The structure of BIND also doesn’t allow for a single source of truth for all DNS zone data or a system to push out changes to the network architecture.  Each DNS server operates as its own island, making BIND configurations a time-intensive and difficult process.  Compiling logs of DNS records like zone files, reverse zone files, and zone transfers is a mind-numbing manual process and many of the error messages are cryptic, which almost ensures that it is rarely done.

DNS data errors

BIND has no GUI or user-friendly portal – it is essentially a series of glorified text files.  This means that the margin for error in BIND is perilously thin.  Each file has to be coded exactly right, or DNS queries won’t resolve correctly.

Take this sample BIND file for example.  There are so many things that could go wrong here. 

Maybe you “fat finger” the IP address and bring down the network by sending DNS queries to a previously occupied address.  Maybe you accidentally send that NS record to a mail server.  See those semicolons and periods?  If any one of those are wrong or left out, the file won’t operate as intended – or at all.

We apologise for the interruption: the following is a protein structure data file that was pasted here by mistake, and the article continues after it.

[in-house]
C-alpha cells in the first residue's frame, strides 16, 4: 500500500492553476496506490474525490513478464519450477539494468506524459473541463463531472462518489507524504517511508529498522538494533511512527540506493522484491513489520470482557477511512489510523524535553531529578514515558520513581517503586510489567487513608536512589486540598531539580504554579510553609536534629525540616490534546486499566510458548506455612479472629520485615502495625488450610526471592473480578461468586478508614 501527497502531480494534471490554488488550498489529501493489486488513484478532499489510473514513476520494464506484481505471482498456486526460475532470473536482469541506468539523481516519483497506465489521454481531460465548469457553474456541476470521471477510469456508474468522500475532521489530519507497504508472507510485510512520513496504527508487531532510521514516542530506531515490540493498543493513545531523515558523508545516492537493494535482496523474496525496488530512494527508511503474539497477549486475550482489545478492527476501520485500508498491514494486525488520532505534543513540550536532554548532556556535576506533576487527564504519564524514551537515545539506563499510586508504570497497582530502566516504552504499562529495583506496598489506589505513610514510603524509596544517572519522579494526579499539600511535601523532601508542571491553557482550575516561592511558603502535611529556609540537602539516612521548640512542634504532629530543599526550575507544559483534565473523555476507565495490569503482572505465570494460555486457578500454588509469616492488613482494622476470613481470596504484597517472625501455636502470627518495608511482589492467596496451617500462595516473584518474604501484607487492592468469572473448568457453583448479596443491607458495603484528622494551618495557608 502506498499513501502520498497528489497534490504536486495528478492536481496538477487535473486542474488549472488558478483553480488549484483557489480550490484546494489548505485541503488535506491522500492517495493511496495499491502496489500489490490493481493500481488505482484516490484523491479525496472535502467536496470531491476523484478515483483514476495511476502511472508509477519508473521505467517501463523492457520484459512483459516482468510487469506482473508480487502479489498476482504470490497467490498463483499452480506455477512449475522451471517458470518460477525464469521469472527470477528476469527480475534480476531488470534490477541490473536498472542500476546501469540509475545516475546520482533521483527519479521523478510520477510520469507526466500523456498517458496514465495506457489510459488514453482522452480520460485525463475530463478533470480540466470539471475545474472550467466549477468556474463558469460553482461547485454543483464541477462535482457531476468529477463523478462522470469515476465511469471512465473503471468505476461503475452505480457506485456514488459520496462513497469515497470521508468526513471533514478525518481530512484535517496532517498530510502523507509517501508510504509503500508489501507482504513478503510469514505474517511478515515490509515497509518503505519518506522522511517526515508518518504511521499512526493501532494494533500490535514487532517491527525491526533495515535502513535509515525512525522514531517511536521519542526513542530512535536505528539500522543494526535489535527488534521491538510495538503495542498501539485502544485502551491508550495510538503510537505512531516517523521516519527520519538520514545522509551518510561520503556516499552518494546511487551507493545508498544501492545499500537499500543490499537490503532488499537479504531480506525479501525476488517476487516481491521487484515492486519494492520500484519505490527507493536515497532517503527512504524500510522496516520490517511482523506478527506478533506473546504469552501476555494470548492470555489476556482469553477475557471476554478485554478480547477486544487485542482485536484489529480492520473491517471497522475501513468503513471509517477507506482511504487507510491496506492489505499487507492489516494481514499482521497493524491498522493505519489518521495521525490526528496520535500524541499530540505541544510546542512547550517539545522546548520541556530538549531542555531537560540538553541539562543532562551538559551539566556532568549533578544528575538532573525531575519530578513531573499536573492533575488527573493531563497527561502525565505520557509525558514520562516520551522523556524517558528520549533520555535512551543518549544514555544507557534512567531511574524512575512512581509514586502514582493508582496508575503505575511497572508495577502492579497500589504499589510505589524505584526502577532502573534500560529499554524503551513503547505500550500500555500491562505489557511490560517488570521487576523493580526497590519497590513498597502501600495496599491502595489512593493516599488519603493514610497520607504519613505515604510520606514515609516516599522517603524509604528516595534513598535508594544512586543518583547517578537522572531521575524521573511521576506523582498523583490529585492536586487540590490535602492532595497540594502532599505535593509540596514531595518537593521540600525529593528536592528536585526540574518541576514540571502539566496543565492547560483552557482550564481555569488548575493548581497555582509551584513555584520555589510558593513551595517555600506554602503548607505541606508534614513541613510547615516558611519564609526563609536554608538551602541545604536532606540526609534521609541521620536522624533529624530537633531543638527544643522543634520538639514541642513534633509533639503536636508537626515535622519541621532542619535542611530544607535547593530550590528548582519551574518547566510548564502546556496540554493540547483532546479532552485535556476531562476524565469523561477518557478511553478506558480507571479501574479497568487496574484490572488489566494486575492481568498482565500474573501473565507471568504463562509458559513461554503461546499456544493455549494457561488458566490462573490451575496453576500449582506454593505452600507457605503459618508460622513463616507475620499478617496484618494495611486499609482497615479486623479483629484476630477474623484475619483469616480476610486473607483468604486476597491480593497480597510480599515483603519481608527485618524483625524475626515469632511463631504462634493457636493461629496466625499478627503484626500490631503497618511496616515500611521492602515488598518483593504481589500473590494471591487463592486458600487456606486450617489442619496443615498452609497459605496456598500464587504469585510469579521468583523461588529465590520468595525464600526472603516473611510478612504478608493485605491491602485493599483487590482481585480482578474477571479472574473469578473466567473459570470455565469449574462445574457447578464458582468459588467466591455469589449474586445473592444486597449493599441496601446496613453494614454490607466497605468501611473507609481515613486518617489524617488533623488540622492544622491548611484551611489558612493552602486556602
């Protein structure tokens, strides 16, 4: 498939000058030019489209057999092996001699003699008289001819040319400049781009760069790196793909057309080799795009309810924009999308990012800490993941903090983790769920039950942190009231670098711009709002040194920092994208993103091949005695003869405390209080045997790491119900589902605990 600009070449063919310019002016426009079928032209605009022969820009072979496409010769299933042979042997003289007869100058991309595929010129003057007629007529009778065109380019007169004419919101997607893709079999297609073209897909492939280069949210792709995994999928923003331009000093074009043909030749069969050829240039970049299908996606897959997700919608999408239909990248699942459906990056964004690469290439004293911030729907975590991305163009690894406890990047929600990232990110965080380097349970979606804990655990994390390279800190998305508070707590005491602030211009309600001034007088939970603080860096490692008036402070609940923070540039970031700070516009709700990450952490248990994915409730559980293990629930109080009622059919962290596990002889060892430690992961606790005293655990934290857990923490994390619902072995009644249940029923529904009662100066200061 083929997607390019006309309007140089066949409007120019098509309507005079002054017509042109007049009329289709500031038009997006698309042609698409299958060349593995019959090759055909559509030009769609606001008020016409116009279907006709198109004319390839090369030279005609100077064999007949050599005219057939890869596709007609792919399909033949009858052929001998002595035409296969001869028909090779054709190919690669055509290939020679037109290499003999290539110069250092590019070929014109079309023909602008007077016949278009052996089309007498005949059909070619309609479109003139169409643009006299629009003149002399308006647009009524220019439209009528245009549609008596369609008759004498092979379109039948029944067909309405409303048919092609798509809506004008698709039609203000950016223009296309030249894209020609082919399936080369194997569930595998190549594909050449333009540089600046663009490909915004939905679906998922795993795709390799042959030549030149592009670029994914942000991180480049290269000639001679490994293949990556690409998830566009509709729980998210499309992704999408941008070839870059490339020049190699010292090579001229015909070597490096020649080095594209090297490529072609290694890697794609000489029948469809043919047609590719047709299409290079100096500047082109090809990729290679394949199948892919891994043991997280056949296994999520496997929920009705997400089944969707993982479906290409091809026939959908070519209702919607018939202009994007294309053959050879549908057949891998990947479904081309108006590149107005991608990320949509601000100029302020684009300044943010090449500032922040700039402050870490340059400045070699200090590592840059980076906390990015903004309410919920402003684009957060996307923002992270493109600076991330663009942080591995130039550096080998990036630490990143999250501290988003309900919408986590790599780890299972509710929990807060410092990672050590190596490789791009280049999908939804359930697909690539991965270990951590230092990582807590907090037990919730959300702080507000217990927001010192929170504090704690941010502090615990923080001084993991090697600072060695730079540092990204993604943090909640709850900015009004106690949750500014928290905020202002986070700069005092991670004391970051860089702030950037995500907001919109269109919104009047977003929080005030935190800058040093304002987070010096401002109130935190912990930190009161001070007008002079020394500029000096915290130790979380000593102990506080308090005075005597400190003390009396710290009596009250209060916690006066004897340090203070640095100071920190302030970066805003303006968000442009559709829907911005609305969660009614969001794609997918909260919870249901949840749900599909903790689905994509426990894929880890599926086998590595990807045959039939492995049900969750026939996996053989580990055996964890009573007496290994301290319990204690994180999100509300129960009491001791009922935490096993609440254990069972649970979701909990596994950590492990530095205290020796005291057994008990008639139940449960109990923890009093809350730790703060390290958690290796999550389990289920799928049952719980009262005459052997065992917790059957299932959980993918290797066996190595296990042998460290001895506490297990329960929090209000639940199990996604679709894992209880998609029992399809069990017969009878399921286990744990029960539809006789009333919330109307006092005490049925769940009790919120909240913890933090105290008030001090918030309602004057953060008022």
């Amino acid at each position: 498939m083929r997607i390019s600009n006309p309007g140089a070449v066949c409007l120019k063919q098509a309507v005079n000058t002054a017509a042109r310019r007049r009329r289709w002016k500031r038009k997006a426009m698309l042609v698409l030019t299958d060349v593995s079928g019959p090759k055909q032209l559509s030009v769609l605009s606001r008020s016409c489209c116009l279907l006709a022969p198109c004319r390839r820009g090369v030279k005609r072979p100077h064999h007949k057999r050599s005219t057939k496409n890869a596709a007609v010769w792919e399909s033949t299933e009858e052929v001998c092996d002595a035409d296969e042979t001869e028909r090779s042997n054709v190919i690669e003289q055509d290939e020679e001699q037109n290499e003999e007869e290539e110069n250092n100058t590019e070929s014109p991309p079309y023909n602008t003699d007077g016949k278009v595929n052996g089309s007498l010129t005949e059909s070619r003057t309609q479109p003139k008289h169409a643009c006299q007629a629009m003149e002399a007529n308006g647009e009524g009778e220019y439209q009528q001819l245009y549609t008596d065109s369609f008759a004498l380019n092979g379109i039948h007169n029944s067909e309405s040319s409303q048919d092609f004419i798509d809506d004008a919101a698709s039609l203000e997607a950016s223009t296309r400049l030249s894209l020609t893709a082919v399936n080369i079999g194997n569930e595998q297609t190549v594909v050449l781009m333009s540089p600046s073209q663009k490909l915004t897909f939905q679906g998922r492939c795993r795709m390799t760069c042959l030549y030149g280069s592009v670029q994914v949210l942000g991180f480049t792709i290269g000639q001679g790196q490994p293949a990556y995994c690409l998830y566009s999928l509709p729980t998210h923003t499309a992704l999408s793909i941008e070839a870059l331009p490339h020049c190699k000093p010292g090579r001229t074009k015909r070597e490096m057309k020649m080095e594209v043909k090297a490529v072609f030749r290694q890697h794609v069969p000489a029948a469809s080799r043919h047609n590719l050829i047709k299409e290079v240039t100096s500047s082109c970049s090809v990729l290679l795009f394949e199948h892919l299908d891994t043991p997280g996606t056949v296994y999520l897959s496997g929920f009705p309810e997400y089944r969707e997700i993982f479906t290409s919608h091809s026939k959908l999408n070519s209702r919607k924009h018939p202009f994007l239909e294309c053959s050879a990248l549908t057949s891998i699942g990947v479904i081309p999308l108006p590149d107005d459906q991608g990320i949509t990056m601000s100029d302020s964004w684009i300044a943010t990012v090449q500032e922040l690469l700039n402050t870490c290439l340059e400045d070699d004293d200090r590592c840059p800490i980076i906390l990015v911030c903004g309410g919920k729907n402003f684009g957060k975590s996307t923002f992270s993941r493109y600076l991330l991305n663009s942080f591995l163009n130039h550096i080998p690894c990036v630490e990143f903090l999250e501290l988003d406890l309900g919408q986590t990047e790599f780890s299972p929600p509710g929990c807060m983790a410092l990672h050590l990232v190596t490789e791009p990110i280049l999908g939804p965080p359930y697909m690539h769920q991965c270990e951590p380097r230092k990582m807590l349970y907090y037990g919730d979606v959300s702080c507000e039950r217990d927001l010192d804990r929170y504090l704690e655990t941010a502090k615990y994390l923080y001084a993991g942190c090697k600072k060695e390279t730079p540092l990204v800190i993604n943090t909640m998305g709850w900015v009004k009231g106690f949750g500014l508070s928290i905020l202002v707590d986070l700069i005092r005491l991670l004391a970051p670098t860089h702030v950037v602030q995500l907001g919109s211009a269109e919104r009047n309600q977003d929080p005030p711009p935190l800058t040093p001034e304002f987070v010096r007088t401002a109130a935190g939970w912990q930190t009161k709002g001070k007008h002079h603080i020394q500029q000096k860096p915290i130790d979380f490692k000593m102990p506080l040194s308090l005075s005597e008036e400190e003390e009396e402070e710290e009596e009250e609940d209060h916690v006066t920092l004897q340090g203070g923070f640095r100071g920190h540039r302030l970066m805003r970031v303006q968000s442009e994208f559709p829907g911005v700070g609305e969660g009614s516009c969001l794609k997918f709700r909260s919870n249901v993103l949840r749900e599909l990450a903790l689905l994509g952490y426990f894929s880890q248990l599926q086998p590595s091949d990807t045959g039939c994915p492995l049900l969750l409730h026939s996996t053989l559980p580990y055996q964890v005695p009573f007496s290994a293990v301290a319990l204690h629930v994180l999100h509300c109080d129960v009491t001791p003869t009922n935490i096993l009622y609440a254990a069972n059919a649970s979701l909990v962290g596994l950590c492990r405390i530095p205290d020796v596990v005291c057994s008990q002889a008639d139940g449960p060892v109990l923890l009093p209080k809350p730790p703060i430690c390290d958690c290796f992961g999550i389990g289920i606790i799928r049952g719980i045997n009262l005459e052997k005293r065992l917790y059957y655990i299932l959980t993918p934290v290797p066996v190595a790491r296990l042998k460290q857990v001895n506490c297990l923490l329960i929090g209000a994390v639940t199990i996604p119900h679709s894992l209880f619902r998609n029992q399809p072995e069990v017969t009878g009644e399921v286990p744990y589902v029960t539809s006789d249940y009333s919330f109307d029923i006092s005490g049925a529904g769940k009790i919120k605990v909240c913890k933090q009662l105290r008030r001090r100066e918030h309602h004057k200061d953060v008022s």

Unlike Microsoft DNS or any purpose-built DDI solution, BIND has no failsafe devices to protect you from yourself.  There is no back-end error checking, no code verification tool, no warning box asking, “are you sure you want to do this?”  In practice, this means that BIND makes it very easy to bring down the network, and very hard to trace the source of a problem.  In addition, these errors may not show up for days, further compounding the difficulty of diagnosing the problem.

Compounding complexity

BIND files often refer to other BIND files, creating a tree of interlocking instructions for DNS queries.  When networks are simple and straightforward, this usually isn’t a problem.

Yet when the volume of references grows, and when references form more baroque chains of dependency, things can get dangerous quickly.  All of a sudden, a simple change to one BIND file can cascade across the entire network, moving from the authoritative name server out to secondary DNS layers. More to the point, a single error in one BIND file can cause the entire network to stop processing DNS queries.